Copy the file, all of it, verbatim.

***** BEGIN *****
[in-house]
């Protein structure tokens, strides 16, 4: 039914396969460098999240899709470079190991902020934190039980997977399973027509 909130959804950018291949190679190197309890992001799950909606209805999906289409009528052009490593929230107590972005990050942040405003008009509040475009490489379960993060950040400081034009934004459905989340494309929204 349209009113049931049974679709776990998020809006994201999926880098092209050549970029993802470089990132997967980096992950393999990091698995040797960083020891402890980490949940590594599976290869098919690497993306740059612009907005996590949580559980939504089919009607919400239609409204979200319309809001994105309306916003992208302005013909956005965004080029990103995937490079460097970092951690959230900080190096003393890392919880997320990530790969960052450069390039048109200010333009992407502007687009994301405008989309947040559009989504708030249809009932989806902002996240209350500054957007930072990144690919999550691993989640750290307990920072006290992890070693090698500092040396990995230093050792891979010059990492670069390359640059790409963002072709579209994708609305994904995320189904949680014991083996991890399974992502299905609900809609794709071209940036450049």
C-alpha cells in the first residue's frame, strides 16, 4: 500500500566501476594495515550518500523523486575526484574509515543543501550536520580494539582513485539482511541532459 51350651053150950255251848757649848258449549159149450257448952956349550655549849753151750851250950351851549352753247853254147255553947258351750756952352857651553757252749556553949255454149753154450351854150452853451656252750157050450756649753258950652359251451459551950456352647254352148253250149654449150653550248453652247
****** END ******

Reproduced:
[in-house]
């Protein structure tokens, strides 16, 4: 039914396969460098999240899709470079190991902020934190039980997977399973027509 909130959804950018291949190679190197309890992001799950909606209805999906289409009528052009490593929230107590972005990050942040405003008009509040475009490489379960993060950040400081034009934004459905989340494309929204 349209009113049931049974679709776990998020809006994201999926880098092209050549970029993802470089990132997967980096992950393999990091698995040797960083020891402890980490949940590594599976290869098919690497993306740059612009907005996590949580559980939504089919009607919400239609409204979200319309809001994105309306916003992208302005013909956005965004080029990103995937490079460097970092951690959230900080190096003393890392919880997320990530790969960052450069390039048109200010333009992407502007687009994301405008989309947040559009989504708030249809009932989806902002996240209350500054957007930072990144690919999550691993989640750290307990920072006290992890070693090698500092040396990995230093050792891979010059990492670069390359640059790409963002072709579209994708609305994904995320189904949680014991083996991890399974992502299905609900809609794709071209940036450049």
C-alpha cells in the first residue's frame, strides 16, 4: 500500500566501476594495515550518500523523486575526484574509515543543501550536520580494539582513485539482511541532459 51350651053150950255251848757649848258449549159149450257448952956349550655549849753151750851250950351851549352753247853254147255553947258351750756952352857651553757252749556553949255454149753154450351854150452853451656252750157050450756649753258950652359251451459551950456352647254352148253250149654449150653550248453652247